Rise of the machines: Where machines allow us to know everything! We can learn in literally 2 seconds that the sun has a radius of 695,508km, send a photograph to someone 9,554 miles away using instant messenger or translate any sentence to one of the 6,500 spoken languages in the world.
Yet we do not utilise these machines to affectively use BIM globally, this inconsistency results in increased workload and delays international business.
Many developers create Revit Families that are only readable to 20% of the Earth’s population who speak English and most importantly, parameters that only include UK standards.
The concept of BIM is to harmonise standards worldwide.
The Big Question:
A Manufacturer recently asked: What is the best practice of creating Revit Families that are usable in multiple countries? I found the question fascinating! What should be a simple answer in today’s digital world, I struggled to find an instant answer or a service already available on the market.
Unfortunately, It is not as simple as pressing the translate button! In the UK we have specific names for our standards, such as CEN or ISO, whereas other Counties have their own naming system and ways of measuring. When using these files, we would only want to see the parameters that apply to a particular country.
If we have a project with Revit families originating from the UK, France and Sweden, our schedule needs to know the meaning behind each parameter. For example, the Fire Rating parameter would need to gather information from each country, collate into one column, and translate into the chosen language.
To make this possible, there are two key software developments that come into play…
Global Unique Identifier – The more widely known software, although not Revit exclusive, it plays a huge role within Revit parameters. Each shared parameter has its own unique code (GUID), this is what is used when creating schedules and how all ‘Model Numbers’ are organised into the same column. Please note these must be shared parameters from a reputable source, you cannot create your own and label this as ‘Model Number’, it will not have the same code.
Product Data Sheets
Product Data Sheet (PDS) aim to provide the industry with a plain language dictionary to share product data consistently. An online platform that holds product data, updates industry standards, and translates/converts standards to any language. This methodology is being used within the industry already to ensure your Revit Families never become out of date or unusable.
Accurate and up-to-date information
In a time when clients need accurate and up-to-date information at their fingertips, a platform using PDS gives manufacturers control over what data is available. A database licence where information can be removed, updated and added seamlessly to all variations of the model, no matter where in the world it is. The recommended licence will ensure that frequent standard checks are completed for all applicable languages; when a standard is updated, your file will be updated.
Translate data between countries and software
Since files can move at the speed of light across the world, data needs to become a travelling companion. Roaming different continents, meeting different people and communicating with everyone. Applying the groundwork from the offset will help to unify files no matter the origin.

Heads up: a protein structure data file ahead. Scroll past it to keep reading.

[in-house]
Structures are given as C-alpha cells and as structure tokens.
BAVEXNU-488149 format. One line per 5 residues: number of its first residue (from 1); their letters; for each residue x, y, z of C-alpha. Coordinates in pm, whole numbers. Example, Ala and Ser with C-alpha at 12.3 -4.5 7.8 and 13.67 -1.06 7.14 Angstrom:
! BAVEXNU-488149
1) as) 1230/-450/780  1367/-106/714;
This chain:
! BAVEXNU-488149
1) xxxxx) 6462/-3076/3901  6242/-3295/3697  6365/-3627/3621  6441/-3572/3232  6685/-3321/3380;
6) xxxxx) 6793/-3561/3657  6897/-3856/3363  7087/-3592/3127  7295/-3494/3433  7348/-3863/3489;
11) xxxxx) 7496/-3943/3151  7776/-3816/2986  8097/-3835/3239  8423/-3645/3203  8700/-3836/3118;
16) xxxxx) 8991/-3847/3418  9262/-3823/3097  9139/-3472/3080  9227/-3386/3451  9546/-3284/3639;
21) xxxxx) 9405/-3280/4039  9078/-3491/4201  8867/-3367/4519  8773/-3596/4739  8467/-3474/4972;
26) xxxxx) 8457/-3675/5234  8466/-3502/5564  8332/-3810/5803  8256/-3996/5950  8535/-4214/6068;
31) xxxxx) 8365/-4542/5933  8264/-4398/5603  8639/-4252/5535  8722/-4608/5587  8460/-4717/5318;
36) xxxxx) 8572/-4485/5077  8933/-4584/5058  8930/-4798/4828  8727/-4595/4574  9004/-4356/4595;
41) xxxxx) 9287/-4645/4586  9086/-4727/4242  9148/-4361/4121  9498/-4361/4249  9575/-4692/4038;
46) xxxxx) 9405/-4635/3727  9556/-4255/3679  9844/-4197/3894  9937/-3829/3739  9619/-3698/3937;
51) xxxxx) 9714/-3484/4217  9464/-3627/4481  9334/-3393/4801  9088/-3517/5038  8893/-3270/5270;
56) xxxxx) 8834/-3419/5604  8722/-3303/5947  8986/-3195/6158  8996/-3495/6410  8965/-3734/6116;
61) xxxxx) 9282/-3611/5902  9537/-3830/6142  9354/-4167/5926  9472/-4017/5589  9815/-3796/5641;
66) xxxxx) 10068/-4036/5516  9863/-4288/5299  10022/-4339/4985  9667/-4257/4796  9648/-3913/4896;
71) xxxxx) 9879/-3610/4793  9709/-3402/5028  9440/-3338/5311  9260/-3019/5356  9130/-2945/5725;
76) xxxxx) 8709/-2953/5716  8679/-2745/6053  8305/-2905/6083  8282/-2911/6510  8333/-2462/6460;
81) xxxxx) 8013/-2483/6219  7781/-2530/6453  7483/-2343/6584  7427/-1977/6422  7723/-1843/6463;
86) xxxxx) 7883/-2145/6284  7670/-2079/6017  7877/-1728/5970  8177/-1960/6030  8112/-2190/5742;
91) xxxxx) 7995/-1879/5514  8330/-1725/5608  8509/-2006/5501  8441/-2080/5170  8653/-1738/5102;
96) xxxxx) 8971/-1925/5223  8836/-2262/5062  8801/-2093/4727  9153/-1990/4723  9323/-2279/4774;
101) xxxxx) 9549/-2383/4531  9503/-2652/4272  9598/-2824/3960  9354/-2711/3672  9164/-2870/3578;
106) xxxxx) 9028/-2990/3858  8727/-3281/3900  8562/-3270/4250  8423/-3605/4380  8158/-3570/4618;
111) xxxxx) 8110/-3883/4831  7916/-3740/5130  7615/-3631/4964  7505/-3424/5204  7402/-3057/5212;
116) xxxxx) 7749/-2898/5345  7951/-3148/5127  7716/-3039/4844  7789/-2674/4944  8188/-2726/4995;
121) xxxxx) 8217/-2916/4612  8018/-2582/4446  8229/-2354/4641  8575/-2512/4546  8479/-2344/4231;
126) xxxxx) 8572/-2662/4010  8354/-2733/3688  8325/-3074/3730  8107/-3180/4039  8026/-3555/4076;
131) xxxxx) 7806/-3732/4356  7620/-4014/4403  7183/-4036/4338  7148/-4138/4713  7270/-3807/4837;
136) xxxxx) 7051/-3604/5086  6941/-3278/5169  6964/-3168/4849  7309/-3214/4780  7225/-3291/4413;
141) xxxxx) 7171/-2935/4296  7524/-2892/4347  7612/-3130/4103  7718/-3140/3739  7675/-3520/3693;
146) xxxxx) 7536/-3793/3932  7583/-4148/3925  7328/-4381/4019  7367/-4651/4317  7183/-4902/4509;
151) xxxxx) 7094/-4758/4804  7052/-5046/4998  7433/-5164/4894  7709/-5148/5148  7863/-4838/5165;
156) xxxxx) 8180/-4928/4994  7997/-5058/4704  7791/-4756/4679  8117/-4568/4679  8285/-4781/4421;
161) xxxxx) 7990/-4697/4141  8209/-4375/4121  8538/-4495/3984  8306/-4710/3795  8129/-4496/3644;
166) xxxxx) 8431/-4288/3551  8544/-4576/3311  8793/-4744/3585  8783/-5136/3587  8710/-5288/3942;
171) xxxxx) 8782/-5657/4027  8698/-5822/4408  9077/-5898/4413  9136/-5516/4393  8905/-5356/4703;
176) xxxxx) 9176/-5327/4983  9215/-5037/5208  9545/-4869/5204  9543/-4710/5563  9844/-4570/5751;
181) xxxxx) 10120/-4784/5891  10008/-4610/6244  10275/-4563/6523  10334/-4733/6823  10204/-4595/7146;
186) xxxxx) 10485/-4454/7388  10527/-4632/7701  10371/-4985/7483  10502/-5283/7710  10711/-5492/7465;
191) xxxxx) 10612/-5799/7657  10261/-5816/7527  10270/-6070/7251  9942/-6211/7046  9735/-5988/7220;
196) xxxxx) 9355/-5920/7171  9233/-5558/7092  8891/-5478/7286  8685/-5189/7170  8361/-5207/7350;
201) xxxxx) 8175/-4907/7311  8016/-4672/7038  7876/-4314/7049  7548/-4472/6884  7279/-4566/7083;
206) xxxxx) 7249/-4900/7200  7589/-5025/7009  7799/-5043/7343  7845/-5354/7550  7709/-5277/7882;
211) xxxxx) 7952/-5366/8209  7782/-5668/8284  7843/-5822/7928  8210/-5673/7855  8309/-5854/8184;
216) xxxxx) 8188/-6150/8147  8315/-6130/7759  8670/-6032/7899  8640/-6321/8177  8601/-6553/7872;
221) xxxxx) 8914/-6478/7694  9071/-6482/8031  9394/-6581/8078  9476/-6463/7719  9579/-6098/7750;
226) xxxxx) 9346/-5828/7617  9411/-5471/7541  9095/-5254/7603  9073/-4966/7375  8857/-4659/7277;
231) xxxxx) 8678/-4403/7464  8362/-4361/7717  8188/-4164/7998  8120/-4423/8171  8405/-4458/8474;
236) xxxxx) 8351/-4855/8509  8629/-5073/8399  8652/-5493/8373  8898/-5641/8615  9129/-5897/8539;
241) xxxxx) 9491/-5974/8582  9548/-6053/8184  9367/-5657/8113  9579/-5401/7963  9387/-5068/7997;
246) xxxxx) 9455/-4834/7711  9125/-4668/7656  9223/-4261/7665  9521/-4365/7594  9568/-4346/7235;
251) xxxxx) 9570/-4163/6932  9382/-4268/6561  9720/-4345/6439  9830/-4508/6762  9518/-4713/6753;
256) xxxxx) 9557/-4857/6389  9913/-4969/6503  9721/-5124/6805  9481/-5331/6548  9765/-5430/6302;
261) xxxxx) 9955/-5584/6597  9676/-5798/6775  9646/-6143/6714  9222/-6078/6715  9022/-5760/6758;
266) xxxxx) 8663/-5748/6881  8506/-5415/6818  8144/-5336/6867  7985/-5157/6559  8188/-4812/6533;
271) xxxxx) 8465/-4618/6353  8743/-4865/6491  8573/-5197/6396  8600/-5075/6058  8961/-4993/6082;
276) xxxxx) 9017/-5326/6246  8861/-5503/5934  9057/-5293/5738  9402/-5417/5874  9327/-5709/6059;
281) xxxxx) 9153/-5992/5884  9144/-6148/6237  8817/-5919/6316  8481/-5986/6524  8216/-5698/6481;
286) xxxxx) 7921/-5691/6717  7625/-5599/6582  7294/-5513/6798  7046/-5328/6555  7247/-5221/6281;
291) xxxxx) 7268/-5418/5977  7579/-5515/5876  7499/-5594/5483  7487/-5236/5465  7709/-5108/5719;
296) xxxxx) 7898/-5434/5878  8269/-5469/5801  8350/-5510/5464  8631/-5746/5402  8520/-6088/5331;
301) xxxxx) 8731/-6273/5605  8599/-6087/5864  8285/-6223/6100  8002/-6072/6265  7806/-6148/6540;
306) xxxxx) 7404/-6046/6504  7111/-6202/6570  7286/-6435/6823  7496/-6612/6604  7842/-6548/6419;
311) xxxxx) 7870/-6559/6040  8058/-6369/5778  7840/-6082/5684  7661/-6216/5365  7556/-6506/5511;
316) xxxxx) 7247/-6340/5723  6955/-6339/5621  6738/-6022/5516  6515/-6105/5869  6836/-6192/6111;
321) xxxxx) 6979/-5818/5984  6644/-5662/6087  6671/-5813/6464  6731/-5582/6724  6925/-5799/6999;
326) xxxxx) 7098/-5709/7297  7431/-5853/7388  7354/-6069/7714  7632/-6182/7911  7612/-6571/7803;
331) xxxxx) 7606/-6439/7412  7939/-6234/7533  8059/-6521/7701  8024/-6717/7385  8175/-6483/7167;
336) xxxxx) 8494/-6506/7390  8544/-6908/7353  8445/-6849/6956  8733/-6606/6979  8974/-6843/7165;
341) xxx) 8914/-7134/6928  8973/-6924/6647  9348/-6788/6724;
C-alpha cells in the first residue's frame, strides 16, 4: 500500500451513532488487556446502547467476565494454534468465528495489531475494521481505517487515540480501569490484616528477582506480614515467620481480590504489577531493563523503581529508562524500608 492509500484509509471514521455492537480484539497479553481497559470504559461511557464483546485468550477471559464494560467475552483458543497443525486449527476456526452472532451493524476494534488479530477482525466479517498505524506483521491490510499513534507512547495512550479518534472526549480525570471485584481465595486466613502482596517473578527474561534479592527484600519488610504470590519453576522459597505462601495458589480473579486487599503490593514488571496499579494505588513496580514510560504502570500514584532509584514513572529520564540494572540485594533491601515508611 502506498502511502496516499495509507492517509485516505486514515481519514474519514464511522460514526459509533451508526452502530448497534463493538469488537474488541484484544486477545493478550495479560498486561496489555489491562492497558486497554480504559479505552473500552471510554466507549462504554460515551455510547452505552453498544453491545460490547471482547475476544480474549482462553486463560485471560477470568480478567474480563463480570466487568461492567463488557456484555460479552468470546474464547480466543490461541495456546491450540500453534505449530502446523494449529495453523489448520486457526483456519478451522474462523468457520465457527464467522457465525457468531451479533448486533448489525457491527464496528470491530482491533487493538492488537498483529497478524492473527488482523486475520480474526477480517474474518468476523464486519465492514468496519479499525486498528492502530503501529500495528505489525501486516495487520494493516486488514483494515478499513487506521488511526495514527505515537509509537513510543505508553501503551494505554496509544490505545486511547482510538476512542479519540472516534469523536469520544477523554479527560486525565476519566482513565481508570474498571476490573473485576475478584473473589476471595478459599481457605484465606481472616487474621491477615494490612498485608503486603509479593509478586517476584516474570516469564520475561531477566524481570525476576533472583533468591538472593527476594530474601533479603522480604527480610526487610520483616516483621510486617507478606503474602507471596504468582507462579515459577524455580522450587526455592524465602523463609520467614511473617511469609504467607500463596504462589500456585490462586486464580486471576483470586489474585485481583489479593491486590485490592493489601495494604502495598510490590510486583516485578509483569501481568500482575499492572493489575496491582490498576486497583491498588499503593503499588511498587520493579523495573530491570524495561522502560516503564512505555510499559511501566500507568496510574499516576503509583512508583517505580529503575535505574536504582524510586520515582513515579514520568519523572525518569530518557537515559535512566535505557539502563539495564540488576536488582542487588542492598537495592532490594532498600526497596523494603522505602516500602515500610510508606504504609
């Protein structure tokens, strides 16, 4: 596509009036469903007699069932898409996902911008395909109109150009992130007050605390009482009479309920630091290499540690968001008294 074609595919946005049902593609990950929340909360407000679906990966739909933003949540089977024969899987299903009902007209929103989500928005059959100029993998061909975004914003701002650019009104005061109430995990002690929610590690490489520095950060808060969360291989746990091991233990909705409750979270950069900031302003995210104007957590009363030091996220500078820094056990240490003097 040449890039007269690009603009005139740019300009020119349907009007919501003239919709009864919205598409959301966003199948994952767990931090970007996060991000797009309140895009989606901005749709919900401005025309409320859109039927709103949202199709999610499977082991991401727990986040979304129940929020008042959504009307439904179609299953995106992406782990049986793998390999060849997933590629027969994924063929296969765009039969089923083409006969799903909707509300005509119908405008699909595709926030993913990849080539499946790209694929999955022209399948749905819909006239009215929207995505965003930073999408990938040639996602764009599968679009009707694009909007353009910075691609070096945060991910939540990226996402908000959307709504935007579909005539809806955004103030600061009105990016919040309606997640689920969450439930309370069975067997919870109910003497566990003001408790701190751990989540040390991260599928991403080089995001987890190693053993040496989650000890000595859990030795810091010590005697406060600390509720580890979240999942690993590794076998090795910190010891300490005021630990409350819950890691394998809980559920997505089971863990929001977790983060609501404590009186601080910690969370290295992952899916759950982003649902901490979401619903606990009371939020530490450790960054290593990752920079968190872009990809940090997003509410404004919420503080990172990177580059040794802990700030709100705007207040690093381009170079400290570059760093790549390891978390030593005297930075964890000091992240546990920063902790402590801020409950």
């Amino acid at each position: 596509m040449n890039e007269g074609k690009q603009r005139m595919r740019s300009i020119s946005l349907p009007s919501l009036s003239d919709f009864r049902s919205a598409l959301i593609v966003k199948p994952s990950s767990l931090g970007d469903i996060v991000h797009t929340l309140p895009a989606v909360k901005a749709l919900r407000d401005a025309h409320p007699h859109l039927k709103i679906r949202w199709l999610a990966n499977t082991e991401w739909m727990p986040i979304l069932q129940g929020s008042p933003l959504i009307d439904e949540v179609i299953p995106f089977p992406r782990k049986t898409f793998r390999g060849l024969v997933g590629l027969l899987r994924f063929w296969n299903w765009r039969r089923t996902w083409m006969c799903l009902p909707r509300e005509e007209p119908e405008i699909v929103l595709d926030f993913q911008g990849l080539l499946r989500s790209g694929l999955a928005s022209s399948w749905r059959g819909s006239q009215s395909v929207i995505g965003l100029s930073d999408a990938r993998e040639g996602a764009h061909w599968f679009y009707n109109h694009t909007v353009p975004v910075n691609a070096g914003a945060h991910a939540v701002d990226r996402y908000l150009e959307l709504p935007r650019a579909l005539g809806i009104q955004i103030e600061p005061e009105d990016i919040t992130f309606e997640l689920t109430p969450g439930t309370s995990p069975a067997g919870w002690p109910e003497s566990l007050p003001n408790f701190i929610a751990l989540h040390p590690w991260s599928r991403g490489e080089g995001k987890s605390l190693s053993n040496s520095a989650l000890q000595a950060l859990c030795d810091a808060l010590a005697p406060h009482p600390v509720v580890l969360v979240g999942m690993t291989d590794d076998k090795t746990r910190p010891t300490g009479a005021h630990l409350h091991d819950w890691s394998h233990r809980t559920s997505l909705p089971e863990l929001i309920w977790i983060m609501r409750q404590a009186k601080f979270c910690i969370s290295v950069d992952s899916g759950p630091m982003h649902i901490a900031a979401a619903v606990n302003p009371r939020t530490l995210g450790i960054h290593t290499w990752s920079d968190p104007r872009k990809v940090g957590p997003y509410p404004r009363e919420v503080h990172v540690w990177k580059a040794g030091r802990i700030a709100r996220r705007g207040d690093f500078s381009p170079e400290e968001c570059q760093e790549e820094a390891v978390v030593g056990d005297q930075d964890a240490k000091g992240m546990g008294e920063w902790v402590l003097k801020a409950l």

The alter ego acronym for BIM is…
Better Information Modelling. It is not solely about buildings and modelling, it is how we can manage information across the whole of a business; from quotation and ordering, to manufacturing and distribution. Combining multiple processes and saved data into one easily accessible platform, your business application programming interface can streamline your whole business approach.
Be a market leader
Unlike PDFs, your digital product data is continually being tracked. This allows you to prepare customised offers and organise effective up-sale campaigns. There are many different levels of BIM, upgrading your data to be multilingual boosts the credibility of the information, which guarantees your BIM presence at the highest level.
It would be unfair to discuss the wonderful benefits that Multilanguage Revit Families can provide without offering some financial indication. However, the below figures are for guidance only – it is highly recommended to obtain a thorough analysis of your internal use and flow of data within an organisation before taking these numbers as fact.
Let’s assume you already have your Revit Families modelled, you have 25 chairs and 10 Tables. You are distributing these to the UK, France and Sweden.
|Product Data Template||£1100||2 (Chair/Table)||£2,200|
|Translation||£400||3 (UK, France and Sweden)||£1,200|
|Licence per Country*||£8500||3||£22,500|
|First Year Fee||£28,900|
|Second and subsequent Yearly Fee||£22,500|
Please note if you have 250 chairs and 100 tables, the costs would be the same; quantities are based on templates (Chair/Table), not on variation of type (Task/Tub Chairs). * This is a sliding value, the more countries you opt for the lower this figure would be.
Transactable and interoperable data is the beginning of BIM Level 3. The DNA of Manufacturer’s products can now be translated and used in any computer system, anywhere around the world. Those that are taking this road are further ahead in the market and are likely to be reaping the benefits already.